There is nothing genteel about this election, in which the winner needs a two-thirds majority from the roughly 130 national federations casting votes at the General Assembly in Taiwan. Princess Haya’s challengers, Holmberg and Henk Rottinghuis of the Netherlands, each have a Web site. And this summer Princess Haya made a swing through the Western Hemisphere, including a stop in Puerto Rico in July to attend the Latin American and Caribbean Games. During the equestrian competition in Puerto Rico, Princess Haya looked crisp in a blue oxford shirt and black jeans despite the 90-degree heat. She mingled with the sport’s local leaders as reporters documented her every move. Inside the stables, she waved off the photographers, citing concern for the horses. “This is their bedroom,” she said as she walked along the stalls, tickling horses’ muzzles and feeding them carrots.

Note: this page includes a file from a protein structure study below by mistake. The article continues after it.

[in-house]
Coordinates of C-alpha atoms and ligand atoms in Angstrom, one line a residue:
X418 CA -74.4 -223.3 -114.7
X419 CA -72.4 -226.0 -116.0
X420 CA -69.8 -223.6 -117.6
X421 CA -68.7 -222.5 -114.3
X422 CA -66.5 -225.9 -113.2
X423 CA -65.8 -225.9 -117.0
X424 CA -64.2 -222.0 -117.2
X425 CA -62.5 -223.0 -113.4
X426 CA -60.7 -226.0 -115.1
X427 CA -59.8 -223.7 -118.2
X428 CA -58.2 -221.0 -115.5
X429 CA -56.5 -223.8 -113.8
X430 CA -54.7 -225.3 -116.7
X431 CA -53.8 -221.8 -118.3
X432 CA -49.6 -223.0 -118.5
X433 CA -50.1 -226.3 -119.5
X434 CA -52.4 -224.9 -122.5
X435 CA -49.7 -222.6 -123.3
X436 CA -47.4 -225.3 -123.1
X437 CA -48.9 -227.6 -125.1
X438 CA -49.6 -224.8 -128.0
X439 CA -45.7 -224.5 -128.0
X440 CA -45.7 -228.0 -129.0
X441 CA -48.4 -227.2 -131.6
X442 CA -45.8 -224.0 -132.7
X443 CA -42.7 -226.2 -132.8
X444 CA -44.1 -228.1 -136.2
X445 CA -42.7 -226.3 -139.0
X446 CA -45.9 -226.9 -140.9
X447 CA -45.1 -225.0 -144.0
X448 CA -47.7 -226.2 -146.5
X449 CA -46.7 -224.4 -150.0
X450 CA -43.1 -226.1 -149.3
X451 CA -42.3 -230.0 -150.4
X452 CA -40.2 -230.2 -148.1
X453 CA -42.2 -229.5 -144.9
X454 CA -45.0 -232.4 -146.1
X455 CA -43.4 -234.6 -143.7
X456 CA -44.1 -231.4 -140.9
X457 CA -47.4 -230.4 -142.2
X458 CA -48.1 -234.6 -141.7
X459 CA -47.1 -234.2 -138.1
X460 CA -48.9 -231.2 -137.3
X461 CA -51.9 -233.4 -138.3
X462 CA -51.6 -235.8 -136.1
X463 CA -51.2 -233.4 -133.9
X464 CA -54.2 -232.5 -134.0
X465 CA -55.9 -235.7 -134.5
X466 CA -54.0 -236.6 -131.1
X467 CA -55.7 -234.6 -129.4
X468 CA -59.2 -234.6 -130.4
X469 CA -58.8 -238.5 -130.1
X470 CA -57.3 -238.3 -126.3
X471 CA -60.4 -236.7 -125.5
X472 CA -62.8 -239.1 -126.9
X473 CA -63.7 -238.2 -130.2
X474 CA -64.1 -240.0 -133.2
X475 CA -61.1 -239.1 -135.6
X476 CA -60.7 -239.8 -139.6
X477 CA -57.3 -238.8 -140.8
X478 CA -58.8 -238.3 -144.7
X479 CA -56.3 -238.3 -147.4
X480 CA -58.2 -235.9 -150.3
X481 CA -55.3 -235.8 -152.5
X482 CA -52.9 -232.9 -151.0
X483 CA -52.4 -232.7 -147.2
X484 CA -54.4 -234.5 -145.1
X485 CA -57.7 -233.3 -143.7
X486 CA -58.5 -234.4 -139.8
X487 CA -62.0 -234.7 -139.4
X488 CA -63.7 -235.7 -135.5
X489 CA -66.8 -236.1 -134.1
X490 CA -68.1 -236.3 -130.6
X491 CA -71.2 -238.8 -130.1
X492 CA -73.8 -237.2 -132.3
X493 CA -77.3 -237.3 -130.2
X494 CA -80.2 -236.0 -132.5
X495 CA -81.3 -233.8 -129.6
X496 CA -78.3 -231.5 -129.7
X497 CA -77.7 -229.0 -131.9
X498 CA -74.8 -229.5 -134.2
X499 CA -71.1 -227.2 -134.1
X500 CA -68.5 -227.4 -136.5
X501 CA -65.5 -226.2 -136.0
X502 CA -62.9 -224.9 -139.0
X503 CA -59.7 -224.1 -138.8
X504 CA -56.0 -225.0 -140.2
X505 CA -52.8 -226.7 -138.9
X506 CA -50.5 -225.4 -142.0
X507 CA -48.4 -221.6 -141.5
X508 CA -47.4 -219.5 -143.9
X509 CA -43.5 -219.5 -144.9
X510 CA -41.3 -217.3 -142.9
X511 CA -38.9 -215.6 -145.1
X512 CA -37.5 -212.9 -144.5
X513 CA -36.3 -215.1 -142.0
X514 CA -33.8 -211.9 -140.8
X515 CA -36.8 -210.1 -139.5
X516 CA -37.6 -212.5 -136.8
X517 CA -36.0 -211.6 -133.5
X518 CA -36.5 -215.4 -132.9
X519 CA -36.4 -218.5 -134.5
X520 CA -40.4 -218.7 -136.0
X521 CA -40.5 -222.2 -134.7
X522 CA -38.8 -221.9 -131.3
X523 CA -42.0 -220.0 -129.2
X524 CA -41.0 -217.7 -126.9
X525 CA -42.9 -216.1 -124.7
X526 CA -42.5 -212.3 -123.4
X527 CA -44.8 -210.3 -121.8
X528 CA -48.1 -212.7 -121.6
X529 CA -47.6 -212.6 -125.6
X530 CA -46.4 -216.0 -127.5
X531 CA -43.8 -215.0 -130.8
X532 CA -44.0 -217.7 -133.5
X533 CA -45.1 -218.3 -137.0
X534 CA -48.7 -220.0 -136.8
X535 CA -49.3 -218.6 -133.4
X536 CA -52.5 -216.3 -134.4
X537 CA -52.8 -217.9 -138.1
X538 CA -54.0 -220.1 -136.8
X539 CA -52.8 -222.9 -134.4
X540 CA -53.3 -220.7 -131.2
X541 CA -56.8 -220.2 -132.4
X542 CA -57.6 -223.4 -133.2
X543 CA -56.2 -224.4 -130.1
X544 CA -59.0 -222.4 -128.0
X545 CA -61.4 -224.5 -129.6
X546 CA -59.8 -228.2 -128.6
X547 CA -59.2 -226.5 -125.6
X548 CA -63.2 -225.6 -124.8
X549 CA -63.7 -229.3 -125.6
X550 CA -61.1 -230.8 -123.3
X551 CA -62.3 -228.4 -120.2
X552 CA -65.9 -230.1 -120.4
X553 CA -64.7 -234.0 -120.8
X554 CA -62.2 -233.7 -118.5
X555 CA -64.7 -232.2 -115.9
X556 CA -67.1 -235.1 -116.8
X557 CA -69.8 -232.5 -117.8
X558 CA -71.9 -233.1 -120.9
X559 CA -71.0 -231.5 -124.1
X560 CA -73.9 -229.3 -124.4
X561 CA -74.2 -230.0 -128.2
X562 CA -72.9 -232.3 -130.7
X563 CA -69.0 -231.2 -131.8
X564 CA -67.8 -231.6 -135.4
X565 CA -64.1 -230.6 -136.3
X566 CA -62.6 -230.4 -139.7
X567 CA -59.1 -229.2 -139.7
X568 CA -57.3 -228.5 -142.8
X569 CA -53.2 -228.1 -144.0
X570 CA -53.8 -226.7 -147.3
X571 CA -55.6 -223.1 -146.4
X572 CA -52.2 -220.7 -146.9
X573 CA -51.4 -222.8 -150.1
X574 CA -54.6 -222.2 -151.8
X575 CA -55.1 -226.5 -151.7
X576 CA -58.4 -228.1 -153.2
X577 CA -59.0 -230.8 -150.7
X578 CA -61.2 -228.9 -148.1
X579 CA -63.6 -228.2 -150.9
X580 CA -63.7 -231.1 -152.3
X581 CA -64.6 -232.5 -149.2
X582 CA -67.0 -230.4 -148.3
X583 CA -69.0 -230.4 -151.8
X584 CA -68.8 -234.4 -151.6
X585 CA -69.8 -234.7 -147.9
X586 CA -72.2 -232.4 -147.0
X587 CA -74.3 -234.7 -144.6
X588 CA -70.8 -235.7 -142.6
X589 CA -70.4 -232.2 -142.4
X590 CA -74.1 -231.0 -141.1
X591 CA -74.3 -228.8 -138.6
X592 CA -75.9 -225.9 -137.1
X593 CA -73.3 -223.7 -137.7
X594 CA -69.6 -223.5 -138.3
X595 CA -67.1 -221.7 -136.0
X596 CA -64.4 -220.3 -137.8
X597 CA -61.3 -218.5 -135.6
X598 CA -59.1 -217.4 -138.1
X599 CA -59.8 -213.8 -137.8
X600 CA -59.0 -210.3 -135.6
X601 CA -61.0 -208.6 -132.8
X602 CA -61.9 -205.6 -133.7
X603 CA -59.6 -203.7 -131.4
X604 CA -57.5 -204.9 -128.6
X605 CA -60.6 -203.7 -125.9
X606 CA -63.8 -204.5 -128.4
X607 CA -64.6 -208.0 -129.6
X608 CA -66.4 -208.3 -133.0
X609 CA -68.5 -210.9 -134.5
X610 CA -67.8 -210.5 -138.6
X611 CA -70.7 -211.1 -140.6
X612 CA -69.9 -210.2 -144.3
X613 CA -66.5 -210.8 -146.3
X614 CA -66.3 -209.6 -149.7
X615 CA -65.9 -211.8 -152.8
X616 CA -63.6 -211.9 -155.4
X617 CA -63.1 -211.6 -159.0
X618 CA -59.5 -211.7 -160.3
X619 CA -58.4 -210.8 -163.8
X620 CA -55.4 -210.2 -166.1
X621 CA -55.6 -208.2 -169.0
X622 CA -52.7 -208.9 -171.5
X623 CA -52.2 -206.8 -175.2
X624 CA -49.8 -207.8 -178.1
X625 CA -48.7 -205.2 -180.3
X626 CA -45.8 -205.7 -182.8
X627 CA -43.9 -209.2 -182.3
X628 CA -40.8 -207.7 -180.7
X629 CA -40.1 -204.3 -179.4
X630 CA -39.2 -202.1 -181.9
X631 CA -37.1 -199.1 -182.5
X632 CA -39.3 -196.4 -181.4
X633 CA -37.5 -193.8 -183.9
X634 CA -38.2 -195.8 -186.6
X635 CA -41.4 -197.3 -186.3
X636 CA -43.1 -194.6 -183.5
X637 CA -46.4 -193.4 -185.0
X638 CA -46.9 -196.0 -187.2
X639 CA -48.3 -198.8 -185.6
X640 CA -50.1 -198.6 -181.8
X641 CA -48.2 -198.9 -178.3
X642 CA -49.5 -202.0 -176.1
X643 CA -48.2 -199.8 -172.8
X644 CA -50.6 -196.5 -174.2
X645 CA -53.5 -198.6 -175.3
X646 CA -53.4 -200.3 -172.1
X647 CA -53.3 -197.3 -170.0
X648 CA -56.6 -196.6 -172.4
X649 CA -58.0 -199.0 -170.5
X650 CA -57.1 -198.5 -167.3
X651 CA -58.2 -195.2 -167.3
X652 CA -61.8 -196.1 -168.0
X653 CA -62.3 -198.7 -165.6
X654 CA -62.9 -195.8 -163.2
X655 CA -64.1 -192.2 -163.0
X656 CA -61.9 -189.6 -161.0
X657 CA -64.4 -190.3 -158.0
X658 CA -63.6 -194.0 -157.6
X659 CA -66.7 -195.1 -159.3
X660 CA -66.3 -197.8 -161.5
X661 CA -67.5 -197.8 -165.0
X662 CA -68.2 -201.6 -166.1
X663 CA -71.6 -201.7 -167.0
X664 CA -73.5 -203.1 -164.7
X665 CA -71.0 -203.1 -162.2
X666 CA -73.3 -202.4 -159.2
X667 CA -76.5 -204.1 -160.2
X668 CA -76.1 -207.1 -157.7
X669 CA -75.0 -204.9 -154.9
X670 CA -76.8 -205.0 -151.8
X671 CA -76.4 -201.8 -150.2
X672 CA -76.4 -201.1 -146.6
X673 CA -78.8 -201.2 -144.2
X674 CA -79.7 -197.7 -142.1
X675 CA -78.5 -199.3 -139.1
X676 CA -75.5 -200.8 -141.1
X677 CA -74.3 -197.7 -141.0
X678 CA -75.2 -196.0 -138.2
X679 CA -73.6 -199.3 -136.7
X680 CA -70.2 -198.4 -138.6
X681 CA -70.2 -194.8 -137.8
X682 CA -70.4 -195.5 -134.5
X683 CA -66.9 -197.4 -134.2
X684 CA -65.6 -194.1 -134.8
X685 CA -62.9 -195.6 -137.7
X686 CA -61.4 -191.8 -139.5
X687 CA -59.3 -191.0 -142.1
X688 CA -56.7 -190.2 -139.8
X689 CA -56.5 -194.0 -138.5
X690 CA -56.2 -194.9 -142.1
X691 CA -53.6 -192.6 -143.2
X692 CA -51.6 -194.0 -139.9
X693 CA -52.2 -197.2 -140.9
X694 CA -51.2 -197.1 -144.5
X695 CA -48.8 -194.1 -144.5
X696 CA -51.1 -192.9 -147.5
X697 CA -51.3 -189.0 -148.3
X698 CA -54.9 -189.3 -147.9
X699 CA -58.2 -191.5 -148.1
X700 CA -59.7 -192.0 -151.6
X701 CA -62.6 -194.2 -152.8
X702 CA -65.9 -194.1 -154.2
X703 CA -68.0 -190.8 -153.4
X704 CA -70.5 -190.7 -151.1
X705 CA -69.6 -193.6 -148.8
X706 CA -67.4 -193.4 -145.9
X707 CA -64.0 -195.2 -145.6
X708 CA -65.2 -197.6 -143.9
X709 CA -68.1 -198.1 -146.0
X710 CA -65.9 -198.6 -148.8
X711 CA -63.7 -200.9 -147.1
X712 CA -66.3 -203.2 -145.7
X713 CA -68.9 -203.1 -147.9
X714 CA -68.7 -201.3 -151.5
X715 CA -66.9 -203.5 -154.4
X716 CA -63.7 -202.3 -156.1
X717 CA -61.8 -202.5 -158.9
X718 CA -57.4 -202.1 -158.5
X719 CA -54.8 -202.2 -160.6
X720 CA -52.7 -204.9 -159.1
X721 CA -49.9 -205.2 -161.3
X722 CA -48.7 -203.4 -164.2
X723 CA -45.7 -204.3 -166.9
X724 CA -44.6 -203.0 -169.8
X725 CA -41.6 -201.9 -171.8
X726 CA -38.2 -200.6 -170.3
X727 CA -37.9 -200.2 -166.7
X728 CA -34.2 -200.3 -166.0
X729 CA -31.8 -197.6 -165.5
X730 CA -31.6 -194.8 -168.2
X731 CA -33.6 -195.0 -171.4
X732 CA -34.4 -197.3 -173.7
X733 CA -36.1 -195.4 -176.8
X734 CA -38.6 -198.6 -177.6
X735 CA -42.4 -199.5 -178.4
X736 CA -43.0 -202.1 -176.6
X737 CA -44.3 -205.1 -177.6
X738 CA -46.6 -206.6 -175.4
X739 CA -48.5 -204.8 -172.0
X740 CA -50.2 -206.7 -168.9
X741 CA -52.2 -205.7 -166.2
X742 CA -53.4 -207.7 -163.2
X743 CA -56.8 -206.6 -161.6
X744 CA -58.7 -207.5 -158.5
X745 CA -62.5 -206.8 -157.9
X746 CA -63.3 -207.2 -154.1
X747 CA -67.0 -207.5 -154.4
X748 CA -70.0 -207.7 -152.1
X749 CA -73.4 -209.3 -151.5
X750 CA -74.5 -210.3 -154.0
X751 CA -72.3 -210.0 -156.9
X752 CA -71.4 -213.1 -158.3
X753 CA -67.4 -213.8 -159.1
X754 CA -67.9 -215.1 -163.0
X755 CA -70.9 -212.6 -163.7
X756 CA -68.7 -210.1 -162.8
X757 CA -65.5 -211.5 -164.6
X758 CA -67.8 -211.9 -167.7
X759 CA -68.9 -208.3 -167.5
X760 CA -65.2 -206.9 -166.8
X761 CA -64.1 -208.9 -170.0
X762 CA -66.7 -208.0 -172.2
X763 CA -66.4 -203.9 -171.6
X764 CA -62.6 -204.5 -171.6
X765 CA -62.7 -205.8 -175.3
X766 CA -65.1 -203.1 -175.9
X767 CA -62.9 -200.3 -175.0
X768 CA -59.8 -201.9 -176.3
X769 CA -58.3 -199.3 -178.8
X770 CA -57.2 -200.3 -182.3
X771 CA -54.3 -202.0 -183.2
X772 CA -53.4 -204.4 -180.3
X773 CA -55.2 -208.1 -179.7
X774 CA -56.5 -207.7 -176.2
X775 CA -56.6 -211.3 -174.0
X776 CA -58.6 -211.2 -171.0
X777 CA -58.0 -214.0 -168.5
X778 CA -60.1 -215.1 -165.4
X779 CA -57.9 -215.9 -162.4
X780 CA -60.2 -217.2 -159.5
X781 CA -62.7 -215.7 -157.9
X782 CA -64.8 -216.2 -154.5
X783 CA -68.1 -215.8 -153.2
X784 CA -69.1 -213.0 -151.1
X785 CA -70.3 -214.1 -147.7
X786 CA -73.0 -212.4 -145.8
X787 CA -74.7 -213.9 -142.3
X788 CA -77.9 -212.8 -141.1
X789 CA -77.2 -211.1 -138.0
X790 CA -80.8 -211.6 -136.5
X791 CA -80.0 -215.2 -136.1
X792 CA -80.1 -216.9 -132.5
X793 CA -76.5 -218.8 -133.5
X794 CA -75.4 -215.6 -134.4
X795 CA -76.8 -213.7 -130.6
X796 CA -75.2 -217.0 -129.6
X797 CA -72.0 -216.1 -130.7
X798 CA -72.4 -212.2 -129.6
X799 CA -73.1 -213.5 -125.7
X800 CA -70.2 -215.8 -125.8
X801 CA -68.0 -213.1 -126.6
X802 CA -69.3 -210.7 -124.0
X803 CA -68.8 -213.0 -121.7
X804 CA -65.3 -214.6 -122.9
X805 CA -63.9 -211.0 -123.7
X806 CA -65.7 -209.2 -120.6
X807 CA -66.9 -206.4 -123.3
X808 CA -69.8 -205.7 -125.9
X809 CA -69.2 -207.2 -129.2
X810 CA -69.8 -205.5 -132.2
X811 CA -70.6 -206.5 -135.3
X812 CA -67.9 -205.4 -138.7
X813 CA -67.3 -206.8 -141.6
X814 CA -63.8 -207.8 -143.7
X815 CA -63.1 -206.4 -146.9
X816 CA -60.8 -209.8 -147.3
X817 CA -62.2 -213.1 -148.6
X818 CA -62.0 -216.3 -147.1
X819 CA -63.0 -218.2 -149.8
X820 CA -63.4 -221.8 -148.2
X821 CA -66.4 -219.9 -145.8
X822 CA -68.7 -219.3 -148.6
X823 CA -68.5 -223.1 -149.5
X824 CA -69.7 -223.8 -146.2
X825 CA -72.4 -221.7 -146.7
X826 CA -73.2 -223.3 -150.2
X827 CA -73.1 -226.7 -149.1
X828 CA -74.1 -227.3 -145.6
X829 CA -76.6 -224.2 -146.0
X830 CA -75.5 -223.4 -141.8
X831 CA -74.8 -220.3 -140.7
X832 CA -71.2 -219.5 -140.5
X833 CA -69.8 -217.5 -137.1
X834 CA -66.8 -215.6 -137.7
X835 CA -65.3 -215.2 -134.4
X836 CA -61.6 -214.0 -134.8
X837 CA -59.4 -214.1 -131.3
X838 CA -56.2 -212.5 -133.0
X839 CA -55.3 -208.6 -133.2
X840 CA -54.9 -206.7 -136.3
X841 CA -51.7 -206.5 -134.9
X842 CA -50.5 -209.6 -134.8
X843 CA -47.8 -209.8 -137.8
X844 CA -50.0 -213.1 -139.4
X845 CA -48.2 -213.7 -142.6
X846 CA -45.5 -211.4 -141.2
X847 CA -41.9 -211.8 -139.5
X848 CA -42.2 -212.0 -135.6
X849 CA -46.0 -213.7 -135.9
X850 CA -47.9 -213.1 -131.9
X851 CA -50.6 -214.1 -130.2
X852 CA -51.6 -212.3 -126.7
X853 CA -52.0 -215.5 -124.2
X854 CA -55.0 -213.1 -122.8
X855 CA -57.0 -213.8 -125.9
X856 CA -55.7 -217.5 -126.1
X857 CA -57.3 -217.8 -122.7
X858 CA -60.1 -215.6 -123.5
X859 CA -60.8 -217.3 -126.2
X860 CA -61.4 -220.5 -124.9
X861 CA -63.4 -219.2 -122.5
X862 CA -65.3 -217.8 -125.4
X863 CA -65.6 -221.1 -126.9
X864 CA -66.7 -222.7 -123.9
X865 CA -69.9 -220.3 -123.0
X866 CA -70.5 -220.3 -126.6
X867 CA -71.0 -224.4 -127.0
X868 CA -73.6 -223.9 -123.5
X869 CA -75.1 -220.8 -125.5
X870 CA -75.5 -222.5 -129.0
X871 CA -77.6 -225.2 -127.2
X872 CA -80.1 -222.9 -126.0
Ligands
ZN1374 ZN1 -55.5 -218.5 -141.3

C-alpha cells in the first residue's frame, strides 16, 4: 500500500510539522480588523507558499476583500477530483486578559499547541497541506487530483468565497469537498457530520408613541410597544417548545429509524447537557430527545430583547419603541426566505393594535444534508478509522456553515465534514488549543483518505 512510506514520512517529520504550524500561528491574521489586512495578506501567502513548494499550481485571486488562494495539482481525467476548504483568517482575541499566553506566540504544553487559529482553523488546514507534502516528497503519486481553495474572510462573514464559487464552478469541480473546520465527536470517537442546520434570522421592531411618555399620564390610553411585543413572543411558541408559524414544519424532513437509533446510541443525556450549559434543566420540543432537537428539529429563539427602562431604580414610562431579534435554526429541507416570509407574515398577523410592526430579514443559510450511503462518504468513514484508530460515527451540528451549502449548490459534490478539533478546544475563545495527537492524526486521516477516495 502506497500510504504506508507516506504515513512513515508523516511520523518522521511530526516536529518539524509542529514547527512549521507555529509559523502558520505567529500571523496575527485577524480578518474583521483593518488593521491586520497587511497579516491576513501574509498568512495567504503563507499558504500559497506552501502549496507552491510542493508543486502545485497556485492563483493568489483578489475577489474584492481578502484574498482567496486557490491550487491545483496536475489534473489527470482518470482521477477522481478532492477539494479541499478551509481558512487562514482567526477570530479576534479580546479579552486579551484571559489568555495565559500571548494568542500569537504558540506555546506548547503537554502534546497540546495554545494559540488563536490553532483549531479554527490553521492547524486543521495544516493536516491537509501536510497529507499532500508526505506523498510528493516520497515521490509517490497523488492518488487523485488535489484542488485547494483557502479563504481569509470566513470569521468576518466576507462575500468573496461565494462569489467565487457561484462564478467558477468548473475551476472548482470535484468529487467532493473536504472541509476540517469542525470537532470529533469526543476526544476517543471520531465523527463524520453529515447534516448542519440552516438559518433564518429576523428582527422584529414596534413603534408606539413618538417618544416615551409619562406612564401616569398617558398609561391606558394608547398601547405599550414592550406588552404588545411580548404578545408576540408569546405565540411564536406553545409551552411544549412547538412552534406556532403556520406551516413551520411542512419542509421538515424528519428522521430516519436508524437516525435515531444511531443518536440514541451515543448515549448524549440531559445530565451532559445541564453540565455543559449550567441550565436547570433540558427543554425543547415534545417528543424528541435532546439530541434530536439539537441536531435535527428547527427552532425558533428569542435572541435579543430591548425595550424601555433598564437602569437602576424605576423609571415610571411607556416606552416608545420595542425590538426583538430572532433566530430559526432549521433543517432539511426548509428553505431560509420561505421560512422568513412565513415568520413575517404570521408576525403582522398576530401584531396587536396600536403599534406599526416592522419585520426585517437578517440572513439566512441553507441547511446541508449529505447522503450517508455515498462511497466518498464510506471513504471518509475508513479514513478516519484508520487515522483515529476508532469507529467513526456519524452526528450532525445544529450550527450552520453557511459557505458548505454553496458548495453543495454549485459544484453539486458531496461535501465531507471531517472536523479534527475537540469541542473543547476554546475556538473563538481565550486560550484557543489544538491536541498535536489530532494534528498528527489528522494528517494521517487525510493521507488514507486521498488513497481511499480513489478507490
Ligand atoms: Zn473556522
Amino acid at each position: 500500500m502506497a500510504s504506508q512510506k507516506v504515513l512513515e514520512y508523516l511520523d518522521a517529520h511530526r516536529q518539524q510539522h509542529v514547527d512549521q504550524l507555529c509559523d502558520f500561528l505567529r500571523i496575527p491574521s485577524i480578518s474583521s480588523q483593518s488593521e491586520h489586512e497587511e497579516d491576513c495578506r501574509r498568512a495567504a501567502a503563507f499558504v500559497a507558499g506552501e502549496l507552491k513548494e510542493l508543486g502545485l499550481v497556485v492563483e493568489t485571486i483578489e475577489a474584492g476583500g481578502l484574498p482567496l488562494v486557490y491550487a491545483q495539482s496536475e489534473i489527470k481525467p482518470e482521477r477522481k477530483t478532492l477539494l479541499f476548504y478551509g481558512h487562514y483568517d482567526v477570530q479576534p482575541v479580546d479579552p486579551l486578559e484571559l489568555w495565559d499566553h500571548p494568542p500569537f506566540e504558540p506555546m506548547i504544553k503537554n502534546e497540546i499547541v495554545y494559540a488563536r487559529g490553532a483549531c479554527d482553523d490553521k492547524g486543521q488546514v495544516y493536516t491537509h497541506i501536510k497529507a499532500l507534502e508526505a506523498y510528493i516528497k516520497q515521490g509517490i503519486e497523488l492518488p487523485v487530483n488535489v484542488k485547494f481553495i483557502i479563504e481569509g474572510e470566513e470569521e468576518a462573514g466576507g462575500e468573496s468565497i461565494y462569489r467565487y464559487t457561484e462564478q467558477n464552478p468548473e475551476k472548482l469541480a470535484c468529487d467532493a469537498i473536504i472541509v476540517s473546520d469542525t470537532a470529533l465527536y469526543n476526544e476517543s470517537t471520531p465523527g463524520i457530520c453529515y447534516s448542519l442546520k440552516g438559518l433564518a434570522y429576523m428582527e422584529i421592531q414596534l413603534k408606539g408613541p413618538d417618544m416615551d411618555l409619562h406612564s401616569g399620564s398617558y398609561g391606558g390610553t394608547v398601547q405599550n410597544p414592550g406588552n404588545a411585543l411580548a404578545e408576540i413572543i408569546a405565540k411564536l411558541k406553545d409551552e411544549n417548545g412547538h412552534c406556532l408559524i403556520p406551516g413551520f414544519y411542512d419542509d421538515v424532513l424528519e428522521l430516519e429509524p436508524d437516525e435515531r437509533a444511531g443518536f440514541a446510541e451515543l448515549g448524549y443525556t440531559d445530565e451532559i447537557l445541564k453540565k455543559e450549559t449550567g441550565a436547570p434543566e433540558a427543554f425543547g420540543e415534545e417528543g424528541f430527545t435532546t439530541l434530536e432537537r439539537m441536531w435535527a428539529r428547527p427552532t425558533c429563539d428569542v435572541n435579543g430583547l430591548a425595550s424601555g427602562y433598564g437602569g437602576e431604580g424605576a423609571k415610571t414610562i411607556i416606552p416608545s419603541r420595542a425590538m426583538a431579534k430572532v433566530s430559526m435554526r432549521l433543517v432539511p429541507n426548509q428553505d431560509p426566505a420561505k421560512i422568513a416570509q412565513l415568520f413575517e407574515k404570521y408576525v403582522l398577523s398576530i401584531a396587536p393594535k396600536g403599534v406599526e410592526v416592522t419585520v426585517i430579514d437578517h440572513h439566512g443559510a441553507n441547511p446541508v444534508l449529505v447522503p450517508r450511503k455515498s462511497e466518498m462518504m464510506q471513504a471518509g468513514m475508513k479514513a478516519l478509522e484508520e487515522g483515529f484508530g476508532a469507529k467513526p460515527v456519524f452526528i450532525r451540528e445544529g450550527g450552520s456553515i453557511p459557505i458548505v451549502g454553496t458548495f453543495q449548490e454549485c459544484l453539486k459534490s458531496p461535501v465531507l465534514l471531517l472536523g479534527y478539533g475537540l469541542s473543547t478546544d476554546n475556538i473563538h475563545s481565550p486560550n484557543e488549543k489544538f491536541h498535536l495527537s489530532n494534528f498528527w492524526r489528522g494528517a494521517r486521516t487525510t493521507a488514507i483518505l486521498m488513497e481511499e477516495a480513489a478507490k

Her mother, Queen Alia, was killed in a helicopter crash when she was 2. Shortly after the crash, she received from her father a foal, Bint al-Reeh, or Daughter of the Wind, whose mother had also died. Caring for another living being is “often the easiest way to get over your own pain,” she said. At 13, she competed in her first international event and joined the show-jumping circuit full time upon earning a degree from Oxford in politics, philosophy and economics.